[I've tried to go into the code to find the embed code, but it's not working. I'm checking other websites that tell how to do this, but the FB code is different from their examples. Just go to the FB link. It's worth it, really. I'll keep trying to figure this out.]
Then later, someone sent me a NYTimes article on Raising a Moral Child. The video places doing good over doing well. The article says that most people want that:
"although some parents live vicariously through their children’s accomplishments, success is not the No. 1 priority for most parents. We’re much more concerned about our children becoming kind, compassionate and helpful. Surveys reveal that in the United States, parents from European, Asian, Hispanic and African ethnic groups all place far greater importance on caring than achievement. These patterns hold around the world: When people in 50 countries were asked to report their guiding principles in life, the value that mattered most was not achievement, but caring."Maybe that's why Romney* didn't win. For him achieving seemed to be the main point of life.
The article goes on to look at how that gets accomplished and the studies find the right behavior appears to contradict what we are taught to tell children:
"Many parents believe it’s important to compliment the behavior, not the child — that way, the child learns to repeat the behavior. Indeed, I know one couple who are careful to say, “That was such a helpful thing to do,” instead of, “You’re a helpful person.”
But is that the right approach? In a clever experiment, the researchers Joan E. Grusec and Erica Redler set out to investigate what happens when we commend generous behavior versus generous character."
It goes on to describe an experiment where some (7 and 8 year old) kids were praised for their good sharing behavior and others for their good sharing character. The latter group was more likely to share later on according to the study.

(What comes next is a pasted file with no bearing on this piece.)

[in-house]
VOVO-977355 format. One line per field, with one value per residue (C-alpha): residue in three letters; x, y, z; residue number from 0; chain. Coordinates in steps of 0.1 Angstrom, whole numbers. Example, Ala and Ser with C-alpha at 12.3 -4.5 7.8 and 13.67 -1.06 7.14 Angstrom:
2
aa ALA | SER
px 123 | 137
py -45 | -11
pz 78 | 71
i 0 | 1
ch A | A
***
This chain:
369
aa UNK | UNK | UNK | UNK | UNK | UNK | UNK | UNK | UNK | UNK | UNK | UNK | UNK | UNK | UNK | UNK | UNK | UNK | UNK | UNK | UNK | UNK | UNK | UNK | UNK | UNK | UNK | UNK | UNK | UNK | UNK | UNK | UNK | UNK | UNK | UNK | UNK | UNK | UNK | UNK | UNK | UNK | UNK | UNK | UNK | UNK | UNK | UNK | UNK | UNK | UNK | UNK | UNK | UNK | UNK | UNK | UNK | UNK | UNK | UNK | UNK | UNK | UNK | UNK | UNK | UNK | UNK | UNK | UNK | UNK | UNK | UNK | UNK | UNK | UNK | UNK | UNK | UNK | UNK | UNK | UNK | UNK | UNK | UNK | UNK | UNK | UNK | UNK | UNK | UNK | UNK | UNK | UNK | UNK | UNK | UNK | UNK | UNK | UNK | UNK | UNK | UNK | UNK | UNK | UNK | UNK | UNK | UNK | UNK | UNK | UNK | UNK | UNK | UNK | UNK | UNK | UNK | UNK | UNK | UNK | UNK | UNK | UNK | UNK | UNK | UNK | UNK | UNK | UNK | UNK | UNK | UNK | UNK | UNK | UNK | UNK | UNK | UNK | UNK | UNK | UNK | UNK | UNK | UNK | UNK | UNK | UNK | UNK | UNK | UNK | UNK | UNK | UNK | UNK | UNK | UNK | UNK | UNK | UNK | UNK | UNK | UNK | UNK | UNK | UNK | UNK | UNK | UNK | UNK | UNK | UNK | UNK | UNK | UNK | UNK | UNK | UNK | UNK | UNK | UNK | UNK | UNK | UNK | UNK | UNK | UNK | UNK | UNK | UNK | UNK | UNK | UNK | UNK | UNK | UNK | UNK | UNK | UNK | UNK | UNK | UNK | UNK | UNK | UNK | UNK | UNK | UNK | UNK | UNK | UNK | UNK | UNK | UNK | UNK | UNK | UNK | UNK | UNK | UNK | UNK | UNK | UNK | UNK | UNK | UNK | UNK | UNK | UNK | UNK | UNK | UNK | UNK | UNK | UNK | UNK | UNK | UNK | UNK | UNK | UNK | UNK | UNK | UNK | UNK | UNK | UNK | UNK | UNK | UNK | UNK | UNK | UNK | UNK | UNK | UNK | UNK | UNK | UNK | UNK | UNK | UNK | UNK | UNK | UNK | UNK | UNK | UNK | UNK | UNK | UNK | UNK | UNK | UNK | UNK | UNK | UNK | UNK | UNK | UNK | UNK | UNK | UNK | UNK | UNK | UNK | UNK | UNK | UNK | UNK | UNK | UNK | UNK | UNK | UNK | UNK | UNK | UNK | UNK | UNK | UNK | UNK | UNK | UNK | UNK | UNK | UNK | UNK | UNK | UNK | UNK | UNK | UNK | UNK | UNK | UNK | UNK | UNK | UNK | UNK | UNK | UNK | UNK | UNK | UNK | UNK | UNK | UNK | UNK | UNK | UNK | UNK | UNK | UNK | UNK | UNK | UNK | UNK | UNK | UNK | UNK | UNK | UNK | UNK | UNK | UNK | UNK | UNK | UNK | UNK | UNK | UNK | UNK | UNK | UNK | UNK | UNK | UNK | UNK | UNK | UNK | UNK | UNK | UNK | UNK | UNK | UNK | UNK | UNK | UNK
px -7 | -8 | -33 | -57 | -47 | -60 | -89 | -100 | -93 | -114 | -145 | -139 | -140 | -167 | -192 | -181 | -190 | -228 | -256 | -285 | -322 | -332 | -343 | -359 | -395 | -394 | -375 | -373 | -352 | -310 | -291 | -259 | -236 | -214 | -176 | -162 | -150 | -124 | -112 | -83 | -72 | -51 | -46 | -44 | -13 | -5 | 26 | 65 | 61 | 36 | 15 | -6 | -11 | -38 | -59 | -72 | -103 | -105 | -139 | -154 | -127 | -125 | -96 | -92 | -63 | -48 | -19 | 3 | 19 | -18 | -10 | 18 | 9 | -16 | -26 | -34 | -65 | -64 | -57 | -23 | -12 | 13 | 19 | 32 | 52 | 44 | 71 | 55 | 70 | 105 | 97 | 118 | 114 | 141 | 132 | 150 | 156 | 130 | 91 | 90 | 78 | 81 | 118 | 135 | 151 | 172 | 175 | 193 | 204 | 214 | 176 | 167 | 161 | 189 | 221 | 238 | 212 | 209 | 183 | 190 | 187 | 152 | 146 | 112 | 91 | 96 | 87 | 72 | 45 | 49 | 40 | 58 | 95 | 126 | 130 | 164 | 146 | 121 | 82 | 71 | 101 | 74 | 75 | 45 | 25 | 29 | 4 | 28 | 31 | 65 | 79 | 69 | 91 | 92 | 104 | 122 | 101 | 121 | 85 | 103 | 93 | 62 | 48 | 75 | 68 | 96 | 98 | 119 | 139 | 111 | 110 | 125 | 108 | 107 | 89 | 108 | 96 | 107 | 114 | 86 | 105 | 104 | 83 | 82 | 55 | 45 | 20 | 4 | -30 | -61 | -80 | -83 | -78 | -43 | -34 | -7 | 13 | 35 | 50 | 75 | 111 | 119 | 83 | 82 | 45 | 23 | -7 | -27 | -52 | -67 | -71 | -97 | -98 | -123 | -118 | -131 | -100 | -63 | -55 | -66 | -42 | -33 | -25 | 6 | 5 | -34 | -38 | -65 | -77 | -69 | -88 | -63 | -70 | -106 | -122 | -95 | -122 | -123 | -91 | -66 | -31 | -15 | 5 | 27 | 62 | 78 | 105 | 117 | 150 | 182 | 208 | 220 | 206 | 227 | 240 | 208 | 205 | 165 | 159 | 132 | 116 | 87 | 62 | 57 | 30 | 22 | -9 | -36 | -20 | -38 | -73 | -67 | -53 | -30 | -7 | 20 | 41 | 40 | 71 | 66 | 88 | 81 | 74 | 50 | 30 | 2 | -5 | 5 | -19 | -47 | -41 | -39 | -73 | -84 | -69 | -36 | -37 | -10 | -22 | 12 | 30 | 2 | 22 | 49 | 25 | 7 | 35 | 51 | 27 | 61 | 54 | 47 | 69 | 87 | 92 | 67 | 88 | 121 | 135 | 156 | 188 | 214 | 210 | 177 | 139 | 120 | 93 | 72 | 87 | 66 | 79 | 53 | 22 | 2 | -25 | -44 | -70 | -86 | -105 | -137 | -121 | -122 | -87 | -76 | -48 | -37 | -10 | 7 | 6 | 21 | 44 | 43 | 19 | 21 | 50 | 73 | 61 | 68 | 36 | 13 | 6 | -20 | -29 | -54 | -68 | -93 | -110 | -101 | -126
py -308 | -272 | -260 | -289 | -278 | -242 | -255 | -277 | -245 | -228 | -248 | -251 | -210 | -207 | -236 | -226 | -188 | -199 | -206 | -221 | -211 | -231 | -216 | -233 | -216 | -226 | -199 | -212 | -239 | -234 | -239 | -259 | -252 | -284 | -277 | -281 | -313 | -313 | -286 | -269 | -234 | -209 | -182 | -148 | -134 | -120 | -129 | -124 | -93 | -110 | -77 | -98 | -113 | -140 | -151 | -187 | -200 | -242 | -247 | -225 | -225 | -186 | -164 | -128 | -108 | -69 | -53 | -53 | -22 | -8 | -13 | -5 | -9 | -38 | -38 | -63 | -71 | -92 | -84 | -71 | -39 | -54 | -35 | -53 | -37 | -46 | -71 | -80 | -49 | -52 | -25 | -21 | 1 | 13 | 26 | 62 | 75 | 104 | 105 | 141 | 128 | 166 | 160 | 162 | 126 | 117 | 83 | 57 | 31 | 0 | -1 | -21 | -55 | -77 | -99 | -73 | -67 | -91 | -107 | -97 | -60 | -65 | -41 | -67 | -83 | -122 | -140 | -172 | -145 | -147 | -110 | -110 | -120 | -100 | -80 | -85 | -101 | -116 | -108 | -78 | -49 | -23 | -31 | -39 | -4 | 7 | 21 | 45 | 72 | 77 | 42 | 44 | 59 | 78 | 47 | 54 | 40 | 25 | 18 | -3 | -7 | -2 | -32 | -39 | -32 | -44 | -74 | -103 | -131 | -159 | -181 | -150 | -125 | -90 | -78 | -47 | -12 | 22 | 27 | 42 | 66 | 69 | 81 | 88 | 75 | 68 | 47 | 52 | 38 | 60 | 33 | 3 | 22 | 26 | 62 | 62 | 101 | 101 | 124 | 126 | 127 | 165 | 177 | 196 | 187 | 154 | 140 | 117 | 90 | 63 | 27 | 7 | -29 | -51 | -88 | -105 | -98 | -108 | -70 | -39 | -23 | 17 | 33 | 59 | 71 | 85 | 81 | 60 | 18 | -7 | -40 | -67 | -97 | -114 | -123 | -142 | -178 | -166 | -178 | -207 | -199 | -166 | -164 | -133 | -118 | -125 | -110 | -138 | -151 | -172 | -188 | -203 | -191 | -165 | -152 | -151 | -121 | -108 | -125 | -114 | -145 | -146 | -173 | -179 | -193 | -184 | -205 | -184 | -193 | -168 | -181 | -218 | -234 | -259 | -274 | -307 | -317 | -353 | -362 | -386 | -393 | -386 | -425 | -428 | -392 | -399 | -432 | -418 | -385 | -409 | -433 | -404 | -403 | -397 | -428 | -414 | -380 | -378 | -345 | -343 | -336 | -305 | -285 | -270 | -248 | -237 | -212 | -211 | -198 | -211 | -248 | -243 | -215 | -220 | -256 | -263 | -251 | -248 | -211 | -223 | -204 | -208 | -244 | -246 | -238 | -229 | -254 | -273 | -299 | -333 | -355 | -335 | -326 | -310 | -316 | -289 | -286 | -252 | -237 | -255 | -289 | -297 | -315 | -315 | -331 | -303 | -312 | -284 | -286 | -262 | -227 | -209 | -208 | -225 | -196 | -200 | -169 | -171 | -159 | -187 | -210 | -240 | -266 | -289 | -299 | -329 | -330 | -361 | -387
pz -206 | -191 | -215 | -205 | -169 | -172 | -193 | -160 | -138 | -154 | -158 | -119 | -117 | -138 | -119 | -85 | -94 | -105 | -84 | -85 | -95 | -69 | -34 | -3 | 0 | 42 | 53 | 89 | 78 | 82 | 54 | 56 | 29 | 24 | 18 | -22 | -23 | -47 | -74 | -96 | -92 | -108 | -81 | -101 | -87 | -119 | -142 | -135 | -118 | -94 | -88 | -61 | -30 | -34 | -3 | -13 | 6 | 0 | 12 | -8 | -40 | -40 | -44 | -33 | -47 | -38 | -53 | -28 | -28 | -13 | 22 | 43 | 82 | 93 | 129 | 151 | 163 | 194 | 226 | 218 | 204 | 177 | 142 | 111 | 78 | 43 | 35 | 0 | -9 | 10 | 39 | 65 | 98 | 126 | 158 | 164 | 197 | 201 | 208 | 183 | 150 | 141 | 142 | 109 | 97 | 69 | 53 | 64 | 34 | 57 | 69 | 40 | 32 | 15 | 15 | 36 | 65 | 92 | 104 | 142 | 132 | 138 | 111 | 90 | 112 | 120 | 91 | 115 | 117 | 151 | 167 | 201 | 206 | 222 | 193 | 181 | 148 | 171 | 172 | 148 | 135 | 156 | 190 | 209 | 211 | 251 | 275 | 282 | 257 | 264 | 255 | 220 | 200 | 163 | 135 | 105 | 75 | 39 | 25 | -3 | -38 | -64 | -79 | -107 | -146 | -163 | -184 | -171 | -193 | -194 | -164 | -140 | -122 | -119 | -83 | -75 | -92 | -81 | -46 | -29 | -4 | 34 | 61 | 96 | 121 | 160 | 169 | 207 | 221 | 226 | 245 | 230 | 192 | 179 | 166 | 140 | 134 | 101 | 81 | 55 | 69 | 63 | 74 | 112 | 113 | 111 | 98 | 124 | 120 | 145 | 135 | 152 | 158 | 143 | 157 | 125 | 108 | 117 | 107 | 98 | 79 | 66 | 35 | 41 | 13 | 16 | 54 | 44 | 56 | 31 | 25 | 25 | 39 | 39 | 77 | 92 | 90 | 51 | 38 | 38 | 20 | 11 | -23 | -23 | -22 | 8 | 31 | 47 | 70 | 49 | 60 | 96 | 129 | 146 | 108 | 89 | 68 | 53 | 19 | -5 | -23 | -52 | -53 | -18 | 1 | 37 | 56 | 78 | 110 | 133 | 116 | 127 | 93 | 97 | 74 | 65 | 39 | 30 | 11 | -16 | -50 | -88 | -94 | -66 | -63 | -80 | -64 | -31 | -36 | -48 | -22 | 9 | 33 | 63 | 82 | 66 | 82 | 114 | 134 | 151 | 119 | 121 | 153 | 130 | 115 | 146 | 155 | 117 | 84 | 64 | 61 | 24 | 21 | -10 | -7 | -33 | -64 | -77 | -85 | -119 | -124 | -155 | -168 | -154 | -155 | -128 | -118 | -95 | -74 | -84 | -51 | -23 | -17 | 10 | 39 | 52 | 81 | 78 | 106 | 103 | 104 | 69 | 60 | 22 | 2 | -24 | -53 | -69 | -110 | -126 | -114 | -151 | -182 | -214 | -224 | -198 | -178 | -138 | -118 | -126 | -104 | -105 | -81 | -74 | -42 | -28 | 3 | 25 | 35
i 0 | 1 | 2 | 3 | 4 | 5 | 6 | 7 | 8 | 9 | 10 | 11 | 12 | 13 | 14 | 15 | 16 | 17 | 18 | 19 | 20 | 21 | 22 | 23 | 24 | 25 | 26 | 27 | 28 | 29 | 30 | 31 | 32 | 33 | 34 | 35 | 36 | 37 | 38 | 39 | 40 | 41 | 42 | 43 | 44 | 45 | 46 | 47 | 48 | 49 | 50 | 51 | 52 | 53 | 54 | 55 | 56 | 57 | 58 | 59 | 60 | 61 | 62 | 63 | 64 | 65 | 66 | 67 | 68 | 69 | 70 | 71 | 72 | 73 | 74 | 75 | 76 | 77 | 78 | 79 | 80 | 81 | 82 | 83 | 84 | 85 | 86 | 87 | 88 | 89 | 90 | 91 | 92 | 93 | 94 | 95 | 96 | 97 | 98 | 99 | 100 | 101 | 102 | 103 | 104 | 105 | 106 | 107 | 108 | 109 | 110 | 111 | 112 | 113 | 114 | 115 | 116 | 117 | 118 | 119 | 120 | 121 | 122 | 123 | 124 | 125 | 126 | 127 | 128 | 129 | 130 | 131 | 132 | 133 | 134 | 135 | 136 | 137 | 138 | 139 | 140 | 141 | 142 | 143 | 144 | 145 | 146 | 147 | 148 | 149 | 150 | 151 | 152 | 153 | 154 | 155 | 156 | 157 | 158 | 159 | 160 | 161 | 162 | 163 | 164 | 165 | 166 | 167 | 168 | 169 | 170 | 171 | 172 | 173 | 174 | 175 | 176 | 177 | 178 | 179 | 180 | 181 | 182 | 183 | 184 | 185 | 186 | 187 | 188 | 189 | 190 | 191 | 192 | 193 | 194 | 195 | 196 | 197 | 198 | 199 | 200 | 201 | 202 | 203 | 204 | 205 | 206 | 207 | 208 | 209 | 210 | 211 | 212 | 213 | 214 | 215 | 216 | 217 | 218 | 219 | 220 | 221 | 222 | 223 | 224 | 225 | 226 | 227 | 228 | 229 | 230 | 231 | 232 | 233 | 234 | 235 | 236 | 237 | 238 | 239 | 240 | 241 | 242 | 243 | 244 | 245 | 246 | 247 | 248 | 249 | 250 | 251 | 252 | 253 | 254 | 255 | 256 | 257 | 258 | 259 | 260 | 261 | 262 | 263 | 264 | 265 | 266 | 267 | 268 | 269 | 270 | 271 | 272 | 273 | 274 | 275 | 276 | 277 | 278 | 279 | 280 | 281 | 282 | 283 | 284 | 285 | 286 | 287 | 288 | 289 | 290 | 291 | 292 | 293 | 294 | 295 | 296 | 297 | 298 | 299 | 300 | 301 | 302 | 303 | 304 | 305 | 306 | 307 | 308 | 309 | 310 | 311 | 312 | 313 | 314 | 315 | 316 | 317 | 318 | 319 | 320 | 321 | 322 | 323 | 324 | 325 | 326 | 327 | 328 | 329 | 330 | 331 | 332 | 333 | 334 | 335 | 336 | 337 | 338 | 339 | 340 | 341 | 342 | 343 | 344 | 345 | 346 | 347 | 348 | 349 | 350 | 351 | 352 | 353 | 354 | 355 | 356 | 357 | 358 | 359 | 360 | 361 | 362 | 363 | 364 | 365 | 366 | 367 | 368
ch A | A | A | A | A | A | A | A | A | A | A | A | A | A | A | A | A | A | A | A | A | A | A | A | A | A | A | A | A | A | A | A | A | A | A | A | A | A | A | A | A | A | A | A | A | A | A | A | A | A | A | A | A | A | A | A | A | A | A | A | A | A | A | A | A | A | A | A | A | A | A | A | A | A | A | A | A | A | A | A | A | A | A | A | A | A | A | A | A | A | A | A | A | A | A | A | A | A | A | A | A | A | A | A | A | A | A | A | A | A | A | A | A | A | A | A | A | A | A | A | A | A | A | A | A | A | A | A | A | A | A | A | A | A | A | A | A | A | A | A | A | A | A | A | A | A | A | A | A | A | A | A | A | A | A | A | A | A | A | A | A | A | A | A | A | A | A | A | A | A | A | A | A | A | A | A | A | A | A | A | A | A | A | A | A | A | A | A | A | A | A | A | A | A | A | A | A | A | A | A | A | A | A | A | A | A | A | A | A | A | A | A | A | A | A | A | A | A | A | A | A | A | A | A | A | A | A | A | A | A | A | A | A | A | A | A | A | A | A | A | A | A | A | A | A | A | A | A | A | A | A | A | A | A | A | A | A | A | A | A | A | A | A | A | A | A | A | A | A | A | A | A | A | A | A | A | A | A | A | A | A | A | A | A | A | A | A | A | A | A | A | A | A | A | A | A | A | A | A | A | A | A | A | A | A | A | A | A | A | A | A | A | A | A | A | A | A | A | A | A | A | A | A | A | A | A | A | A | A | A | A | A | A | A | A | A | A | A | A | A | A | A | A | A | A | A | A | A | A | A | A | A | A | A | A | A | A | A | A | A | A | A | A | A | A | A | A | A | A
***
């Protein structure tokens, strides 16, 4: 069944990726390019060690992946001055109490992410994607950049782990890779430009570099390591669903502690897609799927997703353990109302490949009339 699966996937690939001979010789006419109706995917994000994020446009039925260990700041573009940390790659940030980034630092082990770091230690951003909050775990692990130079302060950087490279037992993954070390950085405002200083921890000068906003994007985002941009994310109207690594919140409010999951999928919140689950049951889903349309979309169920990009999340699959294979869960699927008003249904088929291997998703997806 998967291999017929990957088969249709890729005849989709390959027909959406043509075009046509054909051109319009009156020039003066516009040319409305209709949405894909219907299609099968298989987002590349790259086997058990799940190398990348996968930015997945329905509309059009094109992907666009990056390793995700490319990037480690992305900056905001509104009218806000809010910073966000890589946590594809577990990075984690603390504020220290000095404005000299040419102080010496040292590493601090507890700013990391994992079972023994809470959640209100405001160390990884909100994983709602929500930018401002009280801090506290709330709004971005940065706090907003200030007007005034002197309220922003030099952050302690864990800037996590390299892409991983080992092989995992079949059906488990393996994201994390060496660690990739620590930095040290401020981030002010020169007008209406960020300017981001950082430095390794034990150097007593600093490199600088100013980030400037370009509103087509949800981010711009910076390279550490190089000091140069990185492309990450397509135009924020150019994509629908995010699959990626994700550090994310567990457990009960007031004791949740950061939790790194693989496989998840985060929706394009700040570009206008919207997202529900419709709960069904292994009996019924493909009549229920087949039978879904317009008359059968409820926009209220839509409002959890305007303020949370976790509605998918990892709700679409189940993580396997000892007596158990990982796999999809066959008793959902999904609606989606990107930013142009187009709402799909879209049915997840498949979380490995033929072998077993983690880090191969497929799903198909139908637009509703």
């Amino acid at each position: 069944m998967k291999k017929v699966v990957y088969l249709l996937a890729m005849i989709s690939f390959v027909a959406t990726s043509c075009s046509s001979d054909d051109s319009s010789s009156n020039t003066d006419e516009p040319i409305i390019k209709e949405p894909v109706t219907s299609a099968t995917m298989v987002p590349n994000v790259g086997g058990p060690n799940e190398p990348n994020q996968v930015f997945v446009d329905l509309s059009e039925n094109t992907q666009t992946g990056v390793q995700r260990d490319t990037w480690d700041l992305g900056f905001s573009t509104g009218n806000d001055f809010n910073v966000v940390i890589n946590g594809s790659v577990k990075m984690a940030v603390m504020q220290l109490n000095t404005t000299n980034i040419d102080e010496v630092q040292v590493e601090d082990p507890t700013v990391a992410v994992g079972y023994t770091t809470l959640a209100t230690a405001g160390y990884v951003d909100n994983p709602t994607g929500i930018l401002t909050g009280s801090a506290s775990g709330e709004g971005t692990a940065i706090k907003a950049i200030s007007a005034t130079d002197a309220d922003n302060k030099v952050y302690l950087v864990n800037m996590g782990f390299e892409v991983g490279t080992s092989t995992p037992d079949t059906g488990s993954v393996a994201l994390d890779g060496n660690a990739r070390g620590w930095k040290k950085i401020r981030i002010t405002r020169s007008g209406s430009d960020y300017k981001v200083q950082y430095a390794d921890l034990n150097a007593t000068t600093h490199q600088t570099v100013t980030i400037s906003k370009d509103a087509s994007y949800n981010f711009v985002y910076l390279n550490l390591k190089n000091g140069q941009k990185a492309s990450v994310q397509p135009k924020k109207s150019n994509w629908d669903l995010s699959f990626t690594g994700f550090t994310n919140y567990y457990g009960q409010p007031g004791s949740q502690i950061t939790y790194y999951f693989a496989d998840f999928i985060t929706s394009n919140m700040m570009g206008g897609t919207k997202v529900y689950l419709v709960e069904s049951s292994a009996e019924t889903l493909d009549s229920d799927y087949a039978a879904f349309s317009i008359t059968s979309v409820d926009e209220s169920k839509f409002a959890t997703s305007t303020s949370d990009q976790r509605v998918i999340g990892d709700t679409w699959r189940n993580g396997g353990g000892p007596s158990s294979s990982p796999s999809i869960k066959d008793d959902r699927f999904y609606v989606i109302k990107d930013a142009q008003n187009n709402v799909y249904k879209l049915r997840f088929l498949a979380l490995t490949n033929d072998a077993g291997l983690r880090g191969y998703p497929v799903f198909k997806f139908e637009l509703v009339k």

"Praise appears to be particularly influential in the critical periods when children develop a stronger sense of identity. When the researchers Joan E. Grusec and Erica Redler praised the character of 5-year-olds, any benefits that may have emerged didn’t have a lasting impact: They may have been too young to internalize moral character as part of a stable sense of self. And by the time children turned 10, the differences between praising character and praising actions vanished: Both were effective. Tying generosity to character appears to matter most around age 8, when children may be starting to crystallize notions of identity. "A lot of conflict resolution folks tell us NOT to admonish the character, but to admonish the behavior - in adults as well as children - on the grounds that you can't change your character, but you can change your behavior. But admonishing undesired behavior is the opposite of praising desired behavior. And I suspect that a study of the opposite - admonishing undesired behavior - would still show that focusing on behavior was more effective than focusing on character.
*The Romney reference is not intended to be a dig, but simply a descriptive speculation.